I think you could have perhaps nuanced your argument more by citing some of the readings we’ve had about polarization and its effects on democratic erosion, such as Graham and Svolik’s “Democracy in America? Partisanship, Polarization, and the Robustness of Support for Democracy in the United States” or Lieberman’s “The Trump Presidency and American Democracy: A Historical and Comparative Analysis.” In this case, it seems that polarization on the left is taking place at the mass level and beginning to work its way up to the elites, rather than going from the elites to the mass public, which has been seen to be more common in polarization. Do you think this is a symptom of an even deeper polarization within the United States? Additionally, I liked how you used Dahl’s argument that a government’s toleration of opposition increases as cost of toleration goes down, however I think there is a counterargument to your claim in its opposite. Dahl also argues that as the costs of suppression increase, there is a greater chance that the government will tolerate opposition. While violence is not conducive to a democracy and should not be practiced by either sides of these protests, if protesters on the left persist as an annoyance to right-wing elites, isn’t it possible that the cost of suppressing protesters could increase to the point that elites are forced to make concessions?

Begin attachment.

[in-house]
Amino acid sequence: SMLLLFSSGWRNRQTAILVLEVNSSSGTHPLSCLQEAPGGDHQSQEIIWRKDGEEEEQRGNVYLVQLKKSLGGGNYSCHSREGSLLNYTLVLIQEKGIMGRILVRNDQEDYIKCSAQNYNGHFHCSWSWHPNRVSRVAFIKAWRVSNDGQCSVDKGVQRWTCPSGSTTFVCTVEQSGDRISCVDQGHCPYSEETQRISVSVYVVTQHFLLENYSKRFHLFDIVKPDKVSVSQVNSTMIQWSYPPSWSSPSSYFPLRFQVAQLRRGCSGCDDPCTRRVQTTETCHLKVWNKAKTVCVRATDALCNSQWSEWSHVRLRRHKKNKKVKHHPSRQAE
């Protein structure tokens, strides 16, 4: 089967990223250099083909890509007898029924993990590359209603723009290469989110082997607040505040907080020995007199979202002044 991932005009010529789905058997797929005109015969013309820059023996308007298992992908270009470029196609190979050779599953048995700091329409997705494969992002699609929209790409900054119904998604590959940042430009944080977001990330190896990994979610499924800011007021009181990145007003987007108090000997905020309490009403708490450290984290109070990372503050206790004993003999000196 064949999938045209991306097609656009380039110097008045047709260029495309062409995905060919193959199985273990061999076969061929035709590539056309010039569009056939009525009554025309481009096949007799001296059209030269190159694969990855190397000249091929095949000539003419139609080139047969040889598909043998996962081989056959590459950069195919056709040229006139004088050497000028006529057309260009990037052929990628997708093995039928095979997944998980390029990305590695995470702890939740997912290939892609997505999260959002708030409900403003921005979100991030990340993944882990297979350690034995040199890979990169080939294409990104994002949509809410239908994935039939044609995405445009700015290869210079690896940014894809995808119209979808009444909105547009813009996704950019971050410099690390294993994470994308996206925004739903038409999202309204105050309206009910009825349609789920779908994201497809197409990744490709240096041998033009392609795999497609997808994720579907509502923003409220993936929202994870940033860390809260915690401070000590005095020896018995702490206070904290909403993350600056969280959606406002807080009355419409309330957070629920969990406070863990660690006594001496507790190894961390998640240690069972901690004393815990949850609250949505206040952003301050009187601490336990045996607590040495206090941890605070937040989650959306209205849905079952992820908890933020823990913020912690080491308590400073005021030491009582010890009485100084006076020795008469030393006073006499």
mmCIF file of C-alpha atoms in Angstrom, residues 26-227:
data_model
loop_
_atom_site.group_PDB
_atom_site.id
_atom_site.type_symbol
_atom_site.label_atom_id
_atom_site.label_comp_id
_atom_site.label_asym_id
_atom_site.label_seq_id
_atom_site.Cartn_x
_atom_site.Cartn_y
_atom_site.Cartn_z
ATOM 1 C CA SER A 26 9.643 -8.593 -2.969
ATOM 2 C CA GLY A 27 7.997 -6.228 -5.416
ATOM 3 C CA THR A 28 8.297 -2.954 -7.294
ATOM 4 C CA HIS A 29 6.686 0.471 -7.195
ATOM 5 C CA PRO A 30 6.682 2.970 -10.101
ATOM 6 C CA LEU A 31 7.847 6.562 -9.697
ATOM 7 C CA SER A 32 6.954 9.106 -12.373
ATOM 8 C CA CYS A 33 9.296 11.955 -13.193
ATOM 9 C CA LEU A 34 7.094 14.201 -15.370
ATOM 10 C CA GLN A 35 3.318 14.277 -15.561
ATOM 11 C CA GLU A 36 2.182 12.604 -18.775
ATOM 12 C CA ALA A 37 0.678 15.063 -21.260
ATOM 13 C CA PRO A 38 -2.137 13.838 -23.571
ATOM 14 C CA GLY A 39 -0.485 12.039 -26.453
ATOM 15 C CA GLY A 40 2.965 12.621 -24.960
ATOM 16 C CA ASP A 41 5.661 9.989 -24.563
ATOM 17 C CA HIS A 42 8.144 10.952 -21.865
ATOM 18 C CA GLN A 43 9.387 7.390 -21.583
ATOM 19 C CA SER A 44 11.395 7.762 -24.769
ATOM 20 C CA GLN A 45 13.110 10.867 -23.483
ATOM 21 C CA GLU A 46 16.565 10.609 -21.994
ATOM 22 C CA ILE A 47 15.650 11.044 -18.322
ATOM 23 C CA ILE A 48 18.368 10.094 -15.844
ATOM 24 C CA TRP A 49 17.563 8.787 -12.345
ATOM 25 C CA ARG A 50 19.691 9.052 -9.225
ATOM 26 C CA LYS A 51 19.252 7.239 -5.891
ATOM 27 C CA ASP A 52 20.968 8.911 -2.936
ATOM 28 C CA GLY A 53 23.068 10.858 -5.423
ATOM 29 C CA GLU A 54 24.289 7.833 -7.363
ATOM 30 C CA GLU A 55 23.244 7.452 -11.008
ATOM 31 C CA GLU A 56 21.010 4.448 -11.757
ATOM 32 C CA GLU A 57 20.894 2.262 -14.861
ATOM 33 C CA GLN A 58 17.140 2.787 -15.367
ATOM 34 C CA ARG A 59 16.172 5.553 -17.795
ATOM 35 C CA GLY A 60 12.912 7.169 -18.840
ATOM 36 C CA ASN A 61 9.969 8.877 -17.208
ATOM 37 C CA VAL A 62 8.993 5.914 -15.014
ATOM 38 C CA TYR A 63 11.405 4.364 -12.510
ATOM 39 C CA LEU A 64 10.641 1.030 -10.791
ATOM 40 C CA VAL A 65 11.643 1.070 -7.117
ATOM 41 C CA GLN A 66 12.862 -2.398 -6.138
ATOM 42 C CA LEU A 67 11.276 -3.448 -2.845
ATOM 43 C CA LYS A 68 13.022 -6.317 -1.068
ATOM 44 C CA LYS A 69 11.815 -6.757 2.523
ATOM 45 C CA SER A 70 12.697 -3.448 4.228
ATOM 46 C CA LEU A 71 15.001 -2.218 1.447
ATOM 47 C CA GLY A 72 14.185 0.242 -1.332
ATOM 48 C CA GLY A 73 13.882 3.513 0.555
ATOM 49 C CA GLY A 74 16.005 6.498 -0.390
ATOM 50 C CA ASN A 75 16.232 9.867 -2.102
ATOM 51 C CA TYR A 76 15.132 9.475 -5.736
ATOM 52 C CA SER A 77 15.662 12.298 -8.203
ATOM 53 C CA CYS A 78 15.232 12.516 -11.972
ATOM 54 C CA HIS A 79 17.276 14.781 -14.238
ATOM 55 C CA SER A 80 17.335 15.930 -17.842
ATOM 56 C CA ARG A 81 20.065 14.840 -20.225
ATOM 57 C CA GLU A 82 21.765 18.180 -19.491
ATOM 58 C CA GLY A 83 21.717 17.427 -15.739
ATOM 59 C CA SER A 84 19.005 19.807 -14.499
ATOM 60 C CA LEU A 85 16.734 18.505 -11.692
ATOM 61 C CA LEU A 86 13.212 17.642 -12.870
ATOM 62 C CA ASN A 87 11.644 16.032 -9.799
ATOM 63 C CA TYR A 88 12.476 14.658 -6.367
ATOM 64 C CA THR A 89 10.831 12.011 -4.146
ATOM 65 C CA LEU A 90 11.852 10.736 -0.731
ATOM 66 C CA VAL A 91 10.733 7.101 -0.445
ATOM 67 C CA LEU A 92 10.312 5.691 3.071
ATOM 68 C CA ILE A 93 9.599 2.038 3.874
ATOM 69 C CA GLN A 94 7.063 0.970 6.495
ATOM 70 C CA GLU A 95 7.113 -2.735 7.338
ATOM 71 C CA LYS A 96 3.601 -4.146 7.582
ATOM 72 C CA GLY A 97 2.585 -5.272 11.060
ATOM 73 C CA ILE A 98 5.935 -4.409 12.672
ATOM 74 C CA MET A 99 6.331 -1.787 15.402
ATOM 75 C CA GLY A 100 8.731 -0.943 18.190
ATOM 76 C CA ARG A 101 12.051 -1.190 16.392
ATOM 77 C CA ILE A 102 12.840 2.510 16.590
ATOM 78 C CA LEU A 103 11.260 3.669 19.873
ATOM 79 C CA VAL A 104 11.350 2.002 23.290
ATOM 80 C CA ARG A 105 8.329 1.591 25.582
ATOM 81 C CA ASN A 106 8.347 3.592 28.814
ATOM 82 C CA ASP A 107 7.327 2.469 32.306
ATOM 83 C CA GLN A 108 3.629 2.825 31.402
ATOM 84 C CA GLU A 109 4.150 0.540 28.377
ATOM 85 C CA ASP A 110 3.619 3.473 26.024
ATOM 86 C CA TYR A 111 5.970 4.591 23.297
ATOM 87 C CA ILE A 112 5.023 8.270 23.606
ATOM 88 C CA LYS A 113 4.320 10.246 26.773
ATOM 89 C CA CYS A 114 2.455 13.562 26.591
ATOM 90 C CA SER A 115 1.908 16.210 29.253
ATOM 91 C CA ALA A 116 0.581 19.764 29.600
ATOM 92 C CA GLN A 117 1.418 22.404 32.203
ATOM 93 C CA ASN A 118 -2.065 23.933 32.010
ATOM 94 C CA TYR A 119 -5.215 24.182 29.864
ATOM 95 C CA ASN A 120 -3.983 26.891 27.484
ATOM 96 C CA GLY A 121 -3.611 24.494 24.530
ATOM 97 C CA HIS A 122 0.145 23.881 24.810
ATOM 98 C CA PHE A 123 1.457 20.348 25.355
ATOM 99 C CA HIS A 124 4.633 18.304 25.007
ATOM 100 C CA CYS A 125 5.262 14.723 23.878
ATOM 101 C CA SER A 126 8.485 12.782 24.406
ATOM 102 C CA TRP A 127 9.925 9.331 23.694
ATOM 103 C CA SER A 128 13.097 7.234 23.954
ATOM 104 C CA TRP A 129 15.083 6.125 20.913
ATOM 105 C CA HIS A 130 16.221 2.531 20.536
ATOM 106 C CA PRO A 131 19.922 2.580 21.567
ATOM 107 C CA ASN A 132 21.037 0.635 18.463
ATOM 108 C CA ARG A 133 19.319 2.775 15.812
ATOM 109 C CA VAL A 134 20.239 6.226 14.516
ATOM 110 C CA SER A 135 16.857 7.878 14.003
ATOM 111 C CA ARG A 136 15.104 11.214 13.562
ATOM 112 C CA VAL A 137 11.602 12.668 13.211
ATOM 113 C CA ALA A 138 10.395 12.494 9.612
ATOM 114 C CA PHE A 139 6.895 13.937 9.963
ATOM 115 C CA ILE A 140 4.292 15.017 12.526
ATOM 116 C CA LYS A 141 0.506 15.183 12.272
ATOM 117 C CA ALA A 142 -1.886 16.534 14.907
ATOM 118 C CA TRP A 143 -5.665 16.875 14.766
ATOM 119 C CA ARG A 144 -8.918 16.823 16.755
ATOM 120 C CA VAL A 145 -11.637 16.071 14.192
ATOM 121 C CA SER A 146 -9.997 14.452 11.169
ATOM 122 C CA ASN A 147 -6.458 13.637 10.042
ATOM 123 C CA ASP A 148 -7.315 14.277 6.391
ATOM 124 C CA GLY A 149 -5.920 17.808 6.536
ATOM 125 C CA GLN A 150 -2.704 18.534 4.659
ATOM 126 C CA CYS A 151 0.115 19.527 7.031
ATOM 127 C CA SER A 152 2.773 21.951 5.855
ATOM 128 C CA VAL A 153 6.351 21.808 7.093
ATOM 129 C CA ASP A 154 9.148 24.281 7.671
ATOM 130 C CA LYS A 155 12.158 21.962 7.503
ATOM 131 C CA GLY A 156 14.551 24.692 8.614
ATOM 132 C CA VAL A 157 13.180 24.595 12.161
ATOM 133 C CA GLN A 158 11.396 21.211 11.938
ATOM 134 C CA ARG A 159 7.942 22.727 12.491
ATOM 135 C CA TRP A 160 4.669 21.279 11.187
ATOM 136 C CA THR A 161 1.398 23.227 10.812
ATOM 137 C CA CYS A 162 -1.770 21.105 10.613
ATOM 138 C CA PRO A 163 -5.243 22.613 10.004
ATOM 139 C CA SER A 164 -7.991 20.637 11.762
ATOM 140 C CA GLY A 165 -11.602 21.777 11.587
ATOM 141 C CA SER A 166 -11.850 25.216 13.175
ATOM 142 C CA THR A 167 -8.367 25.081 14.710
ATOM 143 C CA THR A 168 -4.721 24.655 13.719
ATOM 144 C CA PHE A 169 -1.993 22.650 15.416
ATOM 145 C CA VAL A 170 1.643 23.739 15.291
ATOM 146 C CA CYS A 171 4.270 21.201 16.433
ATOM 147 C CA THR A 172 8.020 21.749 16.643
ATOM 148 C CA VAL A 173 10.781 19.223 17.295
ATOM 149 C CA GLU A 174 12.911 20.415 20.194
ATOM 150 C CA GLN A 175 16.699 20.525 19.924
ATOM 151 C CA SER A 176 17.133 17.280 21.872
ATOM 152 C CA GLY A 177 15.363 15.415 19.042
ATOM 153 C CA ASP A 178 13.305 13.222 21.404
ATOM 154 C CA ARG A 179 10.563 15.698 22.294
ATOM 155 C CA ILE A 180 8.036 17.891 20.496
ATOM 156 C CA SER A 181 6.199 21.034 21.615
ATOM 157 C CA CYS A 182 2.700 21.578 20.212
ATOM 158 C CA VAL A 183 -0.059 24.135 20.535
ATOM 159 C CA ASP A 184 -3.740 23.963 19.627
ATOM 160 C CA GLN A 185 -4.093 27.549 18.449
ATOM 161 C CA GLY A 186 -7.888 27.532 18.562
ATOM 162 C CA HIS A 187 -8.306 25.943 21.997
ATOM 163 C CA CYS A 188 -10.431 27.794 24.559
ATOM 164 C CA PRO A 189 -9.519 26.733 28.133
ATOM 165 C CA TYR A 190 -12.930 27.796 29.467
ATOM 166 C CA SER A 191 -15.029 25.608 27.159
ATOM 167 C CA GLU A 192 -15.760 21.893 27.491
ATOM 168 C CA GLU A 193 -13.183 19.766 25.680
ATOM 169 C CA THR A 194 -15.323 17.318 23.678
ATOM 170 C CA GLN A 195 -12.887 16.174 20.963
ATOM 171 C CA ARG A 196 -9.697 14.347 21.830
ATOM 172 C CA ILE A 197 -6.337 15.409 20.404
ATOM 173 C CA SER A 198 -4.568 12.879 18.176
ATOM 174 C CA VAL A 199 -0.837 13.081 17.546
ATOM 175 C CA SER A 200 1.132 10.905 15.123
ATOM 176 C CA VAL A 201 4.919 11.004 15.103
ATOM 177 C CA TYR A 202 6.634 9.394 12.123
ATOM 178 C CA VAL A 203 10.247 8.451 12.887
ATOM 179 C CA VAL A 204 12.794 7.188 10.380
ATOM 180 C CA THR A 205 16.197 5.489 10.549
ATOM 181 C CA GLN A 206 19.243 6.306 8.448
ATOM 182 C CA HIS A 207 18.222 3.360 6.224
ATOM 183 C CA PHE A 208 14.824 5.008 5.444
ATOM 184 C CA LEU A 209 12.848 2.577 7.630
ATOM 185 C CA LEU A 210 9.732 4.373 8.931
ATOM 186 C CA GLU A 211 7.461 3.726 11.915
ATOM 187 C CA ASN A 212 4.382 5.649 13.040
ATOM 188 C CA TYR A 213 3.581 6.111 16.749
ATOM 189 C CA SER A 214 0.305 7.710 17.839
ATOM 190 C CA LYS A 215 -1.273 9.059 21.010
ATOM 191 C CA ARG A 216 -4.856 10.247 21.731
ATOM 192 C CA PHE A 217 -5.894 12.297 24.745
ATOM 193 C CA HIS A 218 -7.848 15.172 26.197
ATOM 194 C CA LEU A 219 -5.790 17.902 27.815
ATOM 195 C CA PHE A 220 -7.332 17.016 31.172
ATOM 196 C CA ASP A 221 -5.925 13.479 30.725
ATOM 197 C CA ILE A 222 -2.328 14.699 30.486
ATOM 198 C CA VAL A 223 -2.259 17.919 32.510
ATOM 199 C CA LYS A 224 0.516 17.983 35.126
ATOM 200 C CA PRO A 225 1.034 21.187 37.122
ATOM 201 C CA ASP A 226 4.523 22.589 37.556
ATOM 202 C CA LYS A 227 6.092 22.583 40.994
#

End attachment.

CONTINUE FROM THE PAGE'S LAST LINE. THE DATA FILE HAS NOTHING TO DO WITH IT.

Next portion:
Hi Samuel, I was actually going to address the same thing that Shaili did in a previous comment. You mention Dahl’s argument that a government’s toleration of opposition increases as cost of toleration goes down but also Dahl argues as the cost of suppression increases, the chance the government will allow opposition increases. Also I understand your point that inflammatory rhetoric can cost support for a movement but I think its all about how media frames protests and not what actually happens. If police attack protestors, Fox still calls it a violent protest even though the violence was not started by protestors. Also you mention people pulling down statues of confederate generals as an inflammatory action that can cost support and that to me kind of proves the point that it doesn’t matter how mild protests are or what specific words the left uses because its always going to be seen as too violent or too radical. I can’t understand how pulling down statues in response to black people being murdered by police can be seen as being even slightly dramatic or radical. If anything, having push back on that or having push back at the words Defund the Police just makes me realize that worrying about losing support is a waste of time and I might as well say what I actually want, in this case, Abolish the Police. I think part of the reason that maybe people see the left’s actions towards the right as pushing the elites unnecessarily as you said, is because the United States is more comfortable with its history of racism and police brutality than with destruction of property so the Republican rhetoric seems normal and the left’s response seems overwhelming and unnecessary. If people have to put aside the issues they care about in order for Republicans to stop supporting an authoritarian leader then I don’t feel like that is democracy actually surviving though I get technically it would be. Thanks for your post, I enjoyed reading and responding to it!